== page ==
by Anshu Agarwal, Psy.D., Clinical Psychologist

It has been two long months that I have been hearing about the devastation of the COVID-19 variant spreading through India.  I have watched on the Indian News entire families get destroyed.  In the United States people are talking about reopening, but India is closing down again.  The pain has been growing in me, and it came to a head when my cousin was infected and died.

I remember in early April 2021, my cousin contracted COVID-19, but I did not think much of it.  He was 33 years old and all I could think, was, he is young, he is healthy, he is going to make it.  He was rushed to the hospital after a few days, and even then I did not think anything different, he is young, he is healthy, he is going to make it.  He survived Covid-19, but due to his complications he developed viral Pneumonia, but still I was positive, he is young, he is healthy, he is going to make it.  He then ended up on the ventilator, but still I thought, he is young, he is healthy, and he is going to make it.  Only the day he died did I get the news that he was not oxygenating his blood, and the doctors did not think he would make it through the night?  I was in shock, and all the hope I had used to dam my grief, had burst, and I could not stop myself from crying.  He was young, he was healthy, he was supposed to make it, but he died.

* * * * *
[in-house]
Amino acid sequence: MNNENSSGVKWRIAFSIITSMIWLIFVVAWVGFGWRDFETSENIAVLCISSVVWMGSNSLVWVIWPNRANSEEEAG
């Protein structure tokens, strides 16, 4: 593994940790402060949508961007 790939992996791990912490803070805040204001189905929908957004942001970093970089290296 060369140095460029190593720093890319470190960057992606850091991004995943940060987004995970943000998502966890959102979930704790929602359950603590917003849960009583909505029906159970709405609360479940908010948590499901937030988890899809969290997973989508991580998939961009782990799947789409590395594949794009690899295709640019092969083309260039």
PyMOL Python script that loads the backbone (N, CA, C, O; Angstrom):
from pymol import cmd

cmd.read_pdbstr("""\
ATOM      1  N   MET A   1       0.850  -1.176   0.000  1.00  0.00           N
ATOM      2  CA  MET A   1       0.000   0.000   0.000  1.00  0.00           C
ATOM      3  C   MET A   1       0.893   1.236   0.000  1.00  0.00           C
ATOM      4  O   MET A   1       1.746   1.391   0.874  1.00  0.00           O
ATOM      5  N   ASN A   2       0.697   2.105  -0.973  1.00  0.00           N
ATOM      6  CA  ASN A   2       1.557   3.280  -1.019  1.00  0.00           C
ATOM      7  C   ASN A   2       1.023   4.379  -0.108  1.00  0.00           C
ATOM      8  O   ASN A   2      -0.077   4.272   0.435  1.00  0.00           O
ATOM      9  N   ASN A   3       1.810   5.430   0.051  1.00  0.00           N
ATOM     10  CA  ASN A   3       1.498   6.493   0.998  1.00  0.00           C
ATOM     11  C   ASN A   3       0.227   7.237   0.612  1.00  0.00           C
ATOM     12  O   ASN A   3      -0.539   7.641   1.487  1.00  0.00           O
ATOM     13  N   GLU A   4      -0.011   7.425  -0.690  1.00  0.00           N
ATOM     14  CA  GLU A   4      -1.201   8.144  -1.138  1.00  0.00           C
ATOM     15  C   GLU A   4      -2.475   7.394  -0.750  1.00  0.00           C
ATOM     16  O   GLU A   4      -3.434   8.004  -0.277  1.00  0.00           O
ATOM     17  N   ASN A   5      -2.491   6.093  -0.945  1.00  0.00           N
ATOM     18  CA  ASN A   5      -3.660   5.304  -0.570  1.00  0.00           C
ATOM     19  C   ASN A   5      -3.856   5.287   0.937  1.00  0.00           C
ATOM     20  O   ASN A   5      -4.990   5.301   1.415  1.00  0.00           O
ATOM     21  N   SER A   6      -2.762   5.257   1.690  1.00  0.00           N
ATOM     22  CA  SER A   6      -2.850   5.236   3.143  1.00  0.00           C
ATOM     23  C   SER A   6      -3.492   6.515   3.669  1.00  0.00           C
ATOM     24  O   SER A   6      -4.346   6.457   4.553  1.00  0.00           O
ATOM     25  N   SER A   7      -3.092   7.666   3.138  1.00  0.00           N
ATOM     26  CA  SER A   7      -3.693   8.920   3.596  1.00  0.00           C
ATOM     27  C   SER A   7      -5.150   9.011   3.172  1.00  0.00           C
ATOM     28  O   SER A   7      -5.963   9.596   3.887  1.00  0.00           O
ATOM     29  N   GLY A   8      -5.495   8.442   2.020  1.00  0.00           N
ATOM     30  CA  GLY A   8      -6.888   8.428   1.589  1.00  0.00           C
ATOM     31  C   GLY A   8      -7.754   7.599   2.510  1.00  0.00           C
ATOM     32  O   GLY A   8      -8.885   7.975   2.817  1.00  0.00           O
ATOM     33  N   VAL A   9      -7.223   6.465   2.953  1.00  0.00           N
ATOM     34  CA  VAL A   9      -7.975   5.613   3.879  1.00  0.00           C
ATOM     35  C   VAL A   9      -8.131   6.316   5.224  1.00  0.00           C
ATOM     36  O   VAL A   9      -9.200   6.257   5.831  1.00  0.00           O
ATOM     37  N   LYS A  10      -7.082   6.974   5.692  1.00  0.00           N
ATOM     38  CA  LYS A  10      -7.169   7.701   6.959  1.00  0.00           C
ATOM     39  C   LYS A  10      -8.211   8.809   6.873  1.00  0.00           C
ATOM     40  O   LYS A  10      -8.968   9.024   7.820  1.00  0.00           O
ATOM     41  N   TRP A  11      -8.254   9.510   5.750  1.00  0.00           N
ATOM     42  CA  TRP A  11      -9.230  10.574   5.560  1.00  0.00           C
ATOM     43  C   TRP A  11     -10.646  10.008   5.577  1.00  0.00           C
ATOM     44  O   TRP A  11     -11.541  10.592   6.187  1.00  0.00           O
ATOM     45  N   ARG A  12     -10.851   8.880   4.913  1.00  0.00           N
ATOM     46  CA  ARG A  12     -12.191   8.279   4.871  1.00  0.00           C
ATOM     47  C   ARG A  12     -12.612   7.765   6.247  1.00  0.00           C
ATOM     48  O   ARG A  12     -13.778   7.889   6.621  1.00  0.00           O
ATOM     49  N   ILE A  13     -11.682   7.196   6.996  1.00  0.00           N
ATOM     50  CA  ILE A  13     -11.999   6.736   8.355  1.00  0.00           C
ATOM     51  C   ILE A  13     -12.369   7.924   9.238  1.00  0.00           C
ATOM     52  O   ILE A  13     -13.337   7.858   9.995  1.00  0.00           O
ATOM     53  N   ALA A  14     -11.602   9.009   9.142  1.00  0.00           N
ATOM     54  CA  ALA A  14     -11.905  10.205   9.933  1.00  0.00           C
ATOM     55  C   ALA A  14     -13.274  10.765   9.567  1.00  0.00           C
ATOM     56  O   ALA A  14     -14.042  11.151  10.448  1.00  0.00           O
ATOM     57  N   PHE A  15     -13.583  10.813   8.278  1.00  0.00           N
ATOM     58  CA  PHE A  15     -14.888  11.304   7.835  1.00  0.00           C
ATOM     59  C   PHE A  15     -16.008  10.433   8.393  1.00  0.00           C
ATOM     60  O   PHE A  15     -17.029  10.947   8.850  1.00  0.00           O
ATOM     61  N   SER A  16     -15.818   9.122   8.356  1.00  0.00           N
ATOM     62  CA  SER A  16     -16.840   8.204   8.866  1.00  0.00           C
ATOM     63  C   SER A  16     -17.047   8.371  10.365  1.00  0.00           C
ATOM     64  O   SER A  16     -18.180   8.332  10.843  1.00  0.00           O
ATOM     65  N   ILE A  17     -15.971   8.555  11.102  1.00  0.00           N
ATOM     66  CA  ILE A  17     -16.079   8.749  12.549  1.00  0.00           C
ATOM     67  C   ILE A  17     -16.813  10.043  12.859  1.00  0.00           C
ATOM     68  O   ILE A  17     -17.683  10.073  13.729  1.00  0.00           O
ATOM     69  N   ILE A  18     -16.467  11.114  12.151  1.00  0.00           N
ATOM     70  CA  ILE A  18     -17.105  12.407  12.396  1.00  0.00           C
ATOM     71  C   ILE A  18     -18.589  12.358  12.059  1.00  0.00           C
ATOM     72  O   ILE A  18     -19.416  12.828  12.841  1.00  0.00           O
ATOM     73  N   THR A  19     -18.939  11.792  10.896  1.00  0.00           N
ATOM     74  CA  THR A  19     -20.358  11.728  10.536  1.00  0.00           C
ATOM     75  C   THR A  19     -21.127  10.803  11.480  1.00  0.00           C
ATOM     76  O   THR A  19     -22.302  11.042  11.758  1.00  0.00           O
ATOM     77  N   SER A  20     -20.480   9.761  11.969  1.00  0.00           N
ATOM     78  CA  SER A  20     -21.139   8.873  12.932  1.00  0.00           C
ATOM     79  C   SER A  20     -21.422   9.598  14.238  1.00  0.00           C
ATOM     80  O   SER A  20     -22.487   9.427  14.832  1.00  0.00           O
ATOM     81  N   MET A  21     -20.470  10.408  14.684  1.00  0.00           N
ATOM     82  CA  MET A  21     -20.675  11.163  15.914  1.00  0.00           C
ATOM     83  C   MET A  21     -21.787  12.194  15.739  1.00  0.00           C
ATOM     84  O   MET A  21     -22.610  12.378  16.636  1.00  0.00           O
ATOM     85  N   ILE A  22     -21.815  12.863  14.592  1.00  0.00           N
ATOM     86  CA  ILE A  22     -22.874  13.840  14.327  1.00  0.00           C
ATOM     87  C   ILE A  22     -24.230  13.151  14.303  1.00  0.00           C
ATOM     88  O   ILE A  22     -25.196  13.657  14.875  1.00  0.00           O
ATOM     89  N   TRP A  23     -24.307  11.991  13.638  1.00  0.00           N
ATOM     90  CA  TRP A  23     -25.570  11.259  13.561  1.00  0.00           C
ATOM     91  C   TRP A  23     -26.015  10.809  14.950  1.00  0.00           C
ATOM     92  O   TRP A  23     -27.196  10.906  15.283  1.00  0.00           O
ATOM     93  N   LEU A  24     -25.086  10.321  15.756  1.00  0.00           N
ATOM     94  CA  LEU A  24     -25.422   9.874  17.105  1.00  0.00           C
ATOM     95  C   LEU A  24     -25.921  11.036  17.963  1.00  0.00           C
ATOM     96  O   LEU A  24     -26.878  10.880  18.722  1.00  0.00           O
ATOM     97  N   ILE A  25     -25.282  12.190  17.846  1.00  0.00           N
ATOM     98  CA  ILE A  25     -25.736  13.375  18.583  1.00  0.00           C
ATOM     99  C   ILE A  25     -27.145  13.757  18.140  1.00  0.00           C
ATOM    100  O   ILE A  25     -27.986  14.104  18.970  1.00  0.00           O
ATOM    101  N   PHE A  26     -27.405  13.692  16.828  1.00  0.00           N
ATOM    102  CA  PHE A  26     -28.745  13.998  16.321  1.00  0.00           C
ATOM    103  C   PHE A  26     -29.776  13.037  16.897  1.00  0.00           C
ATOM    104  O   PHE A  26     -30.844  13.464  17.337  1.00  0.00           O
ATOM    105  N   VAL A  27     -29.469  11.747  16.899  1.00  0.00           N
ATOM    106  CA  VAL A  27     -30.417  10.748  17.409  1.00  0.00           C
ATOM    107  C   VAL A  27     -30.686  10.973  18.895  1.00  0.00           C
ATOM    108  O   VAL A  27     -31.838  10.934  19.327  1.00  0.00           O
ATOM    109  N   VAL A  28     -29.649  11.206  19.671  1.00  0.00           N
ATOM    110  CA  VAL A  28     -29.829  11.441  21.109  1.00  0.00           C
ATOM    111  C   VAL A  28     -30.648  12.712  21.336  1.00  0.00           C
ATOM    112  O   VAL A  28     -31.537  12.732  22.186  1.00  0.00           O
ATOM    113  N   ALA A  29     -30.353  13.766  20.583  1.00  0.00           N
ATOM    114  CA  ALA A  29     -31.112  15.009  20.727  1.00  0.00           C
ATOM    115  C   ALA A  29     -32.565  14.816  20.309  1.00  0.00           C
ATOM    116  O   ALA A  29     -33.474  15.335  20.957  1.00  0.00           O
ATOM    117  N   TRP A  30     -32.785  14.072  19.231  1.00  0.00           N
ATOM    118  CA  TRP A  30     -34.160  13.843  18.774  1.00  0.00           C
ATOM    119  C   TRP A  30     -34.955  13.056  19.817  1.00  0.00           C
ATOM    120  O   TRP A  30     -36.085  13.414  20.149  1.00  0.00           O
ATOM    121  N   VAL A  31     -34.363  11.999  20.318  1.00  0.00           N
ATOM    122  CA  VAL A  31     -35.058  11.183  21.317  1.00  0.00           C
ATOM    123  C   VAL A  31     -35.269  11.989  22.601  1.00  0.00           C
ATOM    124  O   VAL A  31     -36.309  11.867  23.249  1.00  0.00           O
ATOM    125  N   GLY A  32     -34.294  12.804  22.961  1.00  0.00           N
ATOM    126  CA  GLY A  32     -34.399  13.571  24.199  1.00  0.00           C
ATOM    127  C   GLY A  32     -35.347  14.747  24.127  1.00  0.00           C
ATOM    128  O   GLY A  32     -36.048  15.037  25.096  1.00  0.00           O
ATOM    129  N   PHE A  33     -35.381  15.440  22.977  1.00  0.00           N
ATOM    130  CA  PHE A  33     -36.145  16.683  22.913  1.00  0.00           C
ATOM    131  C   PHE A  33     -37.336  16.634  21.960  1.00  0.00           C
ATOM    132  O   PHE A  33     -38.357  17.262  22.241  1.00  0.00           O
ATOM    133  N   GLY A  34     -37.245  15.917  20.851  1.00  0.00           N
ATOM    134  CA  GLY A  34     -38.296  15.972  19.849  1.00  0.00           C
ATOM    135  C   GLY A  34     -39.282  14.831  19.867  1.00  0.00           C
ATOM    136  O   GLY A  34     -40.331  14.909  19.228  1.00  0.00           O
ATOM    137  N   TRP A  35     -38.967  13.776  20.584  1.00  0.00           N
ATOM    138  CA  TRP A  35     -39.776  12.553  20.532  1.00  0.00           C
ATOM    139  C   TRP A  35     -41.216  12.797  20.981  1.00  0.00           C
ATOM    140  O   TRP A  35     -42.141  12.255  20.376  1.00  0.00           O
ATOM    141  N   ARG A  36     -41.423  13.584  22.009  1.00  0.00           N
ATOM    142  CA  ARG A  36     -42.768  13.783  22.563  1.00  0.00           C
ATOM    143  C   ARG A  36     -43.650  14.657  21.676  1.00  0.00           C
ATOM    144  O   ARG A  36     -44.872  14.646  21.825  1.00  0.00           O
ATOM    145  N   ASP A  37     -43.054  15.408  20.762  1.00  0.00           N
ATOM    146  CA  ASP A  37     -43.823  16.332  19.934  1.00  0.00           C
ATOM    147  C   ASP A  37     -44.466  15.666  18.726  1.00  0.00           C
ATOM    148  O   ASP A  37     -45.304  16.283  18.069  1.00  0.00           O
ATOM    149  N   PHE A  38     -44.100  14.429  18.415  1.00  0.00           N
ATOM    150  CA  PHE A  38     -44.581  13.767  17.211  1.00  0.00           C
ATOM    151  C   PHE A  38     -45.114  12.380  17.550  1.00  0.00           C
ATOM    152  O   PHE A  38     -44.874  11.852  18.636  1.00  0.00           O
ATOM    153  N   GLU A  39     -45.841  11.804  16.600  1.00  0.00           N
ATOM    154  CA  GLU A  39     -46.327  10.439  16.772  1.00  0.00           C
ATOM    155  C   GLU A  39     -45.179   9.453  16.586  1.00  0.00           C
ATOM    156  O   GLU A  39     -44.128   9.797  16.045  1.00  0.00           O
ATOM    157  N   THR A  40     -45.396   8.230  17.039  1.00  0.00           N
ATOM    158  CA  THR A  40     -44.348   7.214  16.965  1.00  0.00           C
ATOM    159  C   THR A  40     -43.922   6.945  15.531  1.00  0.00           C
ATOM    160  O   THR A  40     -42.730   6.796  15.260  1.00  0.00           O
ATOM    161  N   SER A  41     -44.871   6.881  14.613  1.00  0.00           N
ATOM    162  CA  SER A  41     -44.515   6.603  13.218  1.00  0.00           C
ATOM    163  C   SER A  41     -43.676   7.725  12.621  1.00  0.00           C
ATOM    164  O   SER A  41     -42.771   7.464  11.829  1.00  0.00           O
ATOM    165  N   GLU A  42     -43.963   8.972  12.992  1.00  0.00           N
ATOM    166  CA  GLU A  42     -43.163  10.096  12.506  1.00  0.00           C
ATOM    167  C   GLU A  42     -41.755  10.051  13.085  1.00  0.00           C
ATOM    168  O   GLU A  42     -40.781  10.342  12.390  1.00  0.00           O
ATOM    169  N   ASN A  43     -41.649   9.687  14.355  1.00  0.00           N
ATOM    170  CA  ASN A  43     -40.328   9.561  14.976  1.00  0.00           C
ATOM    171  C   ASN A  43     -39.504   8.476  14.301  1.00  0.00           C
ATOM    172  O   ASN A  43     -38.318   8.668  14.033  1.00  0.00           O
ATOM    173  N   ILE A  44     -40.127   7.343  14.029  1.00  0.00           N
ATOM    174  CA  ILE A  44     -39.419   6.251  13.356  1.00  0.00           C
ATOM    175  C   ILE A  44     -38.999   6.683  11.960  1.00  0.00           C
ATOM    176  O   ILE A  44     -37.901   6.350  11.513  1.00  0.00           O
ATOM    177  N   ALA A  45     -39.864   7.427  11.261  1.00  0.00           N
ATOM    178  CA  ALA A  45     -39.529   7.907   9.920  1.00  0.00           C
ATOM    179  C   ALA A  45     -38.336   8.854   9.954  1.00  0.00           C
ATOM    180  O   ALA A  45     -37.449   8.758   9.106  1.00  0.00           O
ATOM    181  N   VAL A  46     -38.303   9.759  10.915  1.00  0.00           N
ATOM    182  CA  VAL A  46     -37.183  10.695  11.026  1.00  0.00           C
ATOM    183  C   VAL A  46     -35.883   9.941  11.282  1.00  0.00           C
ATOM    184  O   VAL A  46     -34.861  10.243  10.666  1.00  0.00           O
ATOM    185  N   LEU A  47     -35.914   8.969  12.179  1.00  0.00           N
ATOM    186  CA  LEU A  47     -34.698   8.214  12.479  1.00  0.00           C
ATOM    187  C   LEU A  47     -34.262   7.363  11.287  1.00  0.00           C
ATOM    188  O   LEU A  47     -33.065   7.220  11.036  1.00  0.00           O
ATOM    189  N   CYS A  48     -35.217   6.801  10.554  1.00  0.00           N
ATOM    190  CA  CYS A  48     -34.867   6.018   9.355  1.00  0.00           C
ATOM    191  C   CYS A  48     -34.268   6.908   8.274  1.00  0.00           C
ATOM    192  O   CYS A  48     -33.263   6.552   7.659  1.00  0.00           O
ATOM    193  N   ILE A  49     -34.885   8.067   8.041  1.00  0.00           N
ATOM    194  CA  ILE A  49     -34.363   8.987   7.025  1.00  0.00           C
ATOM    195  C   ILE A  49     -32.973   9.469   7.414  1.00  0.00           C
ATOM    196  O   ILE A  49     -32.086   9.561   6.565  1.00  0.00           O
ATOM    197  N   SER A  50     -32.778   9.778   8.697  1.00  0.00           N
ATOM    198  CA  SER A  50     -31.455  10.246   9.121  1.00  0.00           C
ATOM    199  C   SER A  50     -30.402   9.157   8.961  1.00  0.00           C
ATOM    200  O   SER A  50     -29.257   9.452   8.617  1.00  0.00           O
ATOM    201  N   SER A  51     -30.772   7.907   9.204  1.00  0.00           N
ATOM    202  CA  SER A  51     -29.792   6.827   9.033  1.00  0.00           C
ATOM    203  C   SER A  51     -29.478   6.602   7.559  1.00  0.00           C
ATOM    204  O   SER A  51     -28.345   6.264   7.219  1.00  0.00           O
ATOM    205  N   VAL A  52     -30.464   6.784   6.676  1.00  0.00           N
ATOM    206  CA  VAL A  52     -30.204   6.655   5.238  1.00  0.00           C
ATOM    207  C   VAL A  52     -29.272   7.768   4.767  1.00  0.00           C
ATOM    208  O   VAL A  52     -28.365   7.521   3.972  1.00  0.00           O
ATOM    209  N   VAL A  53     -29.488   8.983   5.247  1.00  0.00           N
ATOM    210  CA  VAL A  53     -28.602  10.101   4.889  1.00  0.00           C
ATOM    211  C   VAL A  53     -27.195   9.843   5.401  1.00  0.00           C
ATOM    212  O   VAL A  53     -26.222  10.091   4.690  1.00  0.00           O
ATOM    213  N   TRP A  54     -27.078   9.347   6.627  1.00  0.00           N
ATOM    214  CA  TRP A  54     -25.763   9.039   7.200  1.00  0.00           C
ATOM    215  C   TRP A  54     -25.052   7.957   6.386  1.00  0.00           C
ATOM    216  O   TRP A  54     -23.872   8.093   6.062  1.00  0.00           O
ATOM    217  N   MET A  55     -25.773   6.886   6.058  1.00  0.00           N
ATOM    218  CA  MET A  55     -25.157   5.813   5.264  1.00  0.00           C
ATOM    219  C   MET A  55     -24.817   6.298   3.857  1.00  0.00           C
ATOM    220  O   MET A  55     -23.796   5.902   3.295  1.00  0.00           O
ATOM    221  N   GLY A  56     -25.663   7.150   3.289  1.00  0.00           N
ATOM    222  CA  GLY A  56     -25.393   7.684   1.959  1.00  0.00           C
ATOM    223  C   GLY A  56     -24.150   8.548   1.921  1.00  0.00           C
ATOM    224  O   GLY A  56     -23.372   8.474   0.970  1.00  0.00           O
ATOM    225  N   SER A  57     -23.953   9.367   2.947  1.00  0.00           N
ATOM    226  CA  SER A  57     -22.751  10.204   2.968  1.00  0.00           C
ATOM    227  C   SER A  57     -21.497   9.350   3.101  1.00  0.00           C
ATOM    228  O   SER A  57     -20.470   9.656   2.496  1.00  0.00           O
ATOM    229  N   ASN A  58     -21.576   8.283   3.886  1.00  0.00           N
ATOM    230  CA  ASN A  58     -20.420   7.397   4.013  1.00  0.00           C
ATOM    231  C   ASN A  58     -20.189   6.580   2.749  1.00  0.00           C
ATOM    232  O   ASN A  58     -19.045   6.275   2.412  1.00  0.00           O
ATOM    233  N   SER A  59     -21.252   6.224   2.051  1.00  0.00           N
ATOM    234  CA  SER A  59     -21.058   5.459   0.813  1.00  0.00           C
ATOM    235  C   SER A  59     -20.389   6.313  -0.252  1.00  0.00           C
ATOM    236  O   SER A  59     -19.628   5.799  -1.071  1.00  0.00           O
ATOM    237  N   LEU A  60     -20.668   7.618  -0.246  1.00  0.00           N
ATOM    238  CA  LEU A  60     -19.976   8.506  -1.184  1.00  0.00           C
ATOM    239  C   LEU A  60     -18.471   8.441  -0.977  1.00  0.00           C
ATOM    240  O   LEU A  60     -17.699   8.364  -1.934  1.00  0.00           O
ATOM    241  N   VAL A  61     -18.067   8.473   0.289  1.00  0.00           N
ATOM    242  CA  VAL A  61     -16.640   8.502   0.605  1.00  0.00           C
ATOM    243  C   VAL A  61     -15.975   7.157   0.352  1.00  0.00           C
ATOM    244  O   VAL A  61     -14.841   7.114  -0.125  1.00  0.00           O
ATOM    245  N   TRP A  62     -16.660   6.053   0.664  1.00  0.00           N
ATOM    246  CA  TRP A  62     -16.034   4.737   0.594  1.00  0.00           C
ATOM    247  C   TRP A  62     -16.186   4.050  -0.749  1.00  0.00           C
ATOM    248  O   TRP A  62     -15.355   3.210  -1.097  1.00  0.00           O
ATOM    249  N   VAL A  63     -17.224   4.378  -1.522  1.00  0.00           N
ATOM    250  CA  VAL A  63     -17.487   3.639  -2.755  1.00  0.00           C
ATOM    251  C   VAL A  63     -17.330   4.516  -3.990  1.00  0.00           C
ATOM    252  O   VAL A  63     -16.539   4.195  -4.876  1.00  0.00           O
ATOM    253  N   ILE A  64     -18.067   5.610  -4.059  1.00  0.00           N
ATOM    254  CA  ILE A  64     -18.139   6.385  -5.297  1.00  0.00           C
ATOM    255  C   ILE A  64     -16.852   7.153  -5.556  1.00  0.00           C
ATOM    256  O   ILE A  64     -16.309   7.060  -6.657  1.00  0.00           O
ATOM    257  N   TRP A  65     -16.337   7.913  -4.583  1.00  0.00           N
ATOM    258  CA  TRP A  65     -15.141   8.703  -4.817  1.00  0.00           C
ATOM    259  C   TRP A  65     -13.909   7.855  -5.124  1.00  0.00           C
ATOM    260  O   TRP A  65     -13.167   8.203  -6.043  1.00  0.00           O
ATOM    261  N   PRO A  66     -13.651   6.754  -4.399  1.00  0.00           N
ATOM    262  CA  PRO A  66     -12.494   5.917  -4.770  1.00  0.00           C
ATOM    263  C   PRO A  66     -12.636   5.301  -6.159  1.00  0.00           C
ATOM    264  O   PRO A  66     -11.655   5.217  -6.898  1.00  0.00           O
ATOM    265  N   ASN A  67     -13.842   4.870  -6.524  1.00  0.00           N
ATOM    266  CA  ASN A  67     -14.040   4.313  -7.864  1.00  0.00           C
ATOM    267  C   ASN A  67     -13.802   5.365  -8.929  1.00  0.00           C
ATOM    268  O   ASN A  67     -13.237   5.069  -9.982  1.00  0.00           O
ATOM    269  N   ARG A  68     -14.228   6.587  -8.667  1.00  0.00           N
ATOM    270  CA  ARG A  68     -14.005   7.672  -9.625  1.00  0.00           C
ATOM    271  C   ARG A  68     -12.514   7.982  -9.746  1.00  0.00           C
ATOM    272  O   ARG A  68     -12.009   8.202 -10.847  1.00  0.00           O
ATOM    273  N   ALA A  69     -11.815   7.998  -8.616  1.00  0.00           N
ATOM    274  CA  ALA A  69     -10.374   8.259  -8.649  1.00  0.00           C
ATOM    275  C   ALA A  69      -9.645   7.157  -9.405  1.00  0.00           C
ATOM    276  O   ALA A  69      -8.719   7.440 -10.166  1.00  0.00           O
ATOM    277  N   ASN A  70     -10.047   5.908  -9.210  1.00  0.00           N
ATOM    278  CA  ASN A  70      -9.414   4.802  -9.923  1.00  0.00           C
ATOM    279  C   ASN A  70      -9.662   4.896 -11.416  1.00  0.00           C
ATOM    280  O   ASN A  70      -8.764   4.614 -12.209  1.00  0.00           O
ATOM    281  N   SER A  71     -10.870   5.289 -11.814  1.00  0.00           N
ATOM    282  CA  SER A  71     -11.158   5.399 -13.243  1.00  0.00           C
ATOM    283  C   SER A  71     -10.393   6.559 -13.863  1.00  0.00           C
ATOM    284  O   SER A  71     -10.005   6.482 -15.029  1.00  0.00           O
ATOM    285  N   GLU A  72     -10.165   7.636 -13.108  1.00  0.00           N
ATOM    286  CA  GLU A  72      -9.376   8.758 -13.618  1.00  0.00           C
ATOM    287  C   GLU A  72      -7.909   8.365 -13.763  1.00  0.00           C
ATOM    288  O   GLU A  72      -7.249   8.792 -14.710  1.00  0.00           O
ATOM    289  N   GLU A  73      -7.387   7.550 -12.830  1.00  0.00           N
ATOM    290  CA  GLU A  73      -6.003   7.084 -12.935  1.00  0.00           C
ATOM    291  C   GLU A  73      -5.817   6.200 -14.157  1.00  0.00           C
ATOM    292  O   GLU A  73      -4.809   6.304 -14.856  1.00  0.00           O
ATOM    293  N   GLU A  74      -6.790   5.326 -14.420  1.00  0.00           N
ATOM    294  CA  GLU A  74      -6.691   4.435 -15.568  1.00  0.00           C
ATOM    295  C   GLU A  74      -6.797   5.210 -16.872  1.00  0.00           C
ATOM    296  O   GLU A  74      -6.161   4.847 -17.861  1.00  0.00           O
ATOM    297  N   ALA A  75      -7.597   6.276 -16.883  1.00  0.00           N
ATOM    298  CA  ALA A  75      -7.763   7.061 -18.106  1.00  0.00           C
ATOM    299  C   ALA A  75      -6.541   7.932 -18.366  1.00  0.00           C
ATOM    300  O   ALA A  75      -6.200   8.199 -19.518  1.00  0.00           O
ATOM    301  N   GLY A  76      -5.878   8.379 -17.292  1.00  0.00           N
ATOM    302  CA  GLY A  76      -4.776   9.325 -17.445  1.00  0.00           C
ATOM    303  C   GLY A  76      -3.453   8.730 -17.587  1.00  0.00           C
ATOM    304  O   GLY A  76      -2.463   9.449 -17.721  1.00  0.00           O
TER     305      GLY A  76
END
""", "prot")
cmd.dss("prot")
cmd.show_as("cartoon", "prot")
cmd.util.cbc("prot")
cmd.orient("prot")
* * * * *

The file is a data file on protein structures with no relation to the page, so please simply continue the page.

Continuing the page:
I am writing this article one week after his death, and for most of the week I am just trying to make sense of why he died.  I keep thinking about what I could have done to make a difference.  My family just sits and blames themselves, and I am doing the same.  I felt that COVID-19 has brought a lot of pain to others, but the loss of my cousin weighs very heavy in my heart.  I imagine that everyone else that has lost someone might be feeling the same.  Logically, I can say that things will get better, but for some reason I do not want to feel better, not right now.  I want to sit in my pain, my loss, the same loss we are all facing.  I feel that this is something that connects me to others, and our pain is one in the same, and I think it is more important we allow ourselves to be here together in our pain, then try to pretend we are okay.  When it is time to feel better, I will, but this loss will take time, and we should all give ourselves permission to feel sad.  I just hope people are able to recognize that this is not just my pain or their pain, it is our pain.